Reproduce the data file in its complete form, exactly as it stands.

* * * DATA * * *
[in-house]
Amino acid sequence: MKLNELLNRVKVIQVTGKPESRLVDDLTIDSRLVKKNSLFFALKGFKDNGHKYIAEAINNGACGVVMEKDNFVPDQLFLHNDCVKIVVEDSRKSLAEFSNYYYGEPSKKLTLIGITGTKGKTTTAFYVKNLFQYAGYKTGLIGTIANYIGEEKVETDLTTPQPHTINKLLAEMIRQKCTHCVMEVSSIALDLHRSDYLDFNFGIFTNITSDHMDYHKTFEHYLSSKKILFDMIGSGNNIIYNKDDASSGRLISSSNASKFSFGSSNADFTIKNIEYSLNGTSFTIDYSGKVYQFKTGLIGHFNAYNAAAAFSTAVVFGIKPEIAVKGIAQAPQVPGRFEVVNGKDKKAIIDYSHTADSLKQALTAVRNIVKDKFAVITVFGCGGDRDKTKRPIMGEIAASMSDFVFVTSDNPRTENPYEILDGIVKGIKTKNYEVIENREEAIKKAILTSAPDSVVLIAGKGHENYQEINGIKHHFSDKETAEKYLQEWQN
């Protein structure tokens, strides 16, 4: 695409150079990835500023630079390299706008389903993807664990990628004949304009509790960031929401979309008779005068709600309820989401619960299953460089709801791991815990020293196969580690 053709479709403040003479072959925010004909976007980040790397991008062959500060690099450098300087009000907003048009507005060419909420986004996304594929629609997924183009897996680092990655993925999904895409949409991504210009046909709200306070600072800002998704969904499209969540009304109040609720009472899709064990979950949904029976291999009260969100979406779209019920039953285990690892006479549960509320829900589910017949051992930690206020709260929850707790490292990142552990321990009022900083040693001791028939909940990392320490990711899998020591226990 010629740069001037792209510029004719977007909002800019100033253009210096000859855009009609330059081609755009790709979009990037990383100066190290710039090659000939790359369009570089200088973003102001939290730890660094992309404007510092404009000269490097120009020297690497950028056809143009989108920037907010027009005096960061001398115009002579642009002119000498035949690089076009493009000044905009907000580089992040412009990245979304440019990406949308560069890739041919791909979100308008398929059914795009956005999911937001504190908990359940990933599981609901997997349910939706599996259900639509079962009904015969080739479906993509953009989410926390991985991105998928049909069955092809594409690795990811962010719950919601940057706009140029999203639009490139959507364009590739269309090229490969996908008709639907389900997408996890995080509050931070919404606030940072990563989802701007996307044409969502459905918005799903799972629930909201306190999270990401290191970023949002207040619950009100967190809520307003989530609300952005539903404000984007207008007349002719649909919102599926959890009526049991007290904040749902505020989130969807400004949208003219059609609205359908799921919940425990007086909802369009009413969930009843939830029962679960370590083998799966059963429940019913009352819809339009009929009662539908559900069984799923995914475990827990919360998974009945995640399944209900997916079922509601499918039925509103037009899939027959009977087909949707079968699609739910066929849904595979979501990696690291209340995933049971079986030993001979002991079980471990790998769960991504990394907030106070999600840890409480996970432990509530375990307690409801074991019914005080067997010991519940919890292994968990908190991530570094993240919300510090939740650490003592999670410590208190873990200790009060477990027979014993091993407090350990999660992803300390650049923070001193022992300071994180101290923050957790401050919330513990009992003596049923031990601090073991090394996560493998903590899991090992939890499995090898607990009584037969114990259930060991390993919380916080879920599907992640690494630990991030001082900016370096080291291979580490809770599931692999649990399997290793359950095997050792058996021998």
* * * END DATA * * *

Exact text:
[in-house]
Amino acid sequence: MKLNELLNRVKVIQVTGKPESRLVDDLTIDSRLVKKNSLFFALKGFKDNGHKYIAEAINNGACGVVMEKDNFVPDQLFLHNDCVKIVVEDSRKSLAEFSNYYYGEPSKKLTLIGITGTKGKTTTAFYVKNLFQYAGYKTGLIGTIANYIGEEKVETDLTTPQPHTINKLLAEMIRQKCTHCVMEVSSIALDLHRSDYLDFNFGIFTNITSDHMDYHKTFEHYLSSKKILFDMIGSGNNIIYNKDDASSGRLISSSNASKFSFGSSNADFTIKNIEYSLNGTSFTIDYSGKVYQFKTGLIGHFNAYNAAAAFSTAVVFGIKPEIAVKGIAQAPQVPGRFEVVNGKDKKAIIDYSHTADSLKQALTAVRNIVKDKFAVITVFGCGGDRDKTKRPIMGEIAASMSDFVFVTSDNPRTENPYEILDGIVKGIKTKNYEVIENREEAIKKAILTSAPDSVVLIAGKGHENYQEINGIKHHFSDKETAEKYLQEWQN
């Protein structure tokens, strides 16, 4: 695409150079990835500023630079390299706008389903993807664990990628004949304009509790960031929401979309008779005068709600309820989401619960299953460089709801791991815990020293196969580690 053709479709403040003479072959925010004909976007980040790397991008062959500060690099450098300087009000907003048009507005060419909420986004996304594929629609997924183009897996680092990655993925999904895409949409991504210009046909709200306070600072800002998704969904499209969540009304109040609720009472899709064990979950949904029976291999009260969100979406779209019920039953285990690892006479549960509320829900589910017949051992930690206020709260929850707790490292990142552990321990009022900083040693001791028939909940990392320490990711899998020591226990 010629740069001037792209510029004719977007909002800019100033253009210096000859855009009609330059081609755009790709979009990037990383100066190290710039090659000939790359369009570089200088973003102001939290730890660094992309404007510092404009000269490097120009020297690497950028056809143009989108920037907010027009005096960061001398115009002579642009002119000498035949690089076009493009000044905009907000580089992040412009990245979304440019990406949308560069890739041919791909979100308008398929059914795009956005999911937001504190908990359940990933599981609901997997349910939706599996259900639509079962009904015969080739479906993509953009989410926390991985991105998928049909069955092809594409690795990811962010719950919601940057706009140029999203639009490139959507364009590739269309090229490969996908008709639907389900997408996890995080509050931070919404606030940072990563989802701007996307044409969502459905918005799903799972629930909201306190999270990401290191970023949002207040619950009100967190809520307003989530609300952005539903404000984007207008007349002719649909919102599926959890009526049991007290904040749902505020989130969807400004949208003219059609609205359908799921919940425990007086909802369009009413969930009843939830029962679960370590083998799966059963429940019913009352819809339009009929009662539908559900069984799923995914475990827990919360998974009945995640399944209900997916079922509601499918039925509103037009899939027959009977087909949707079968699609739910066929849904595979979501990696690291209340995933049971079986030993001979002991079980471990790998769960991504990394907030106070999600840890409480996970432990509530375990307690409801074991019914005080067997010991519940919890292994968990908190991530570094993240919300510090939740650490003592999670410590208190873990200790009060477990027979014993091993407090350990999660992803300390650049923070001193022992300071994180101290923050957790401050919330513990009992003596049923031990601090073991090394996560493998903590899991090992939890499995090898607990009584037969114990259930060991390993919380916080879920599907992640690494630990991030001082900016370096080291291979580490809770599931692999649990399997290793359950095997050792058996021998």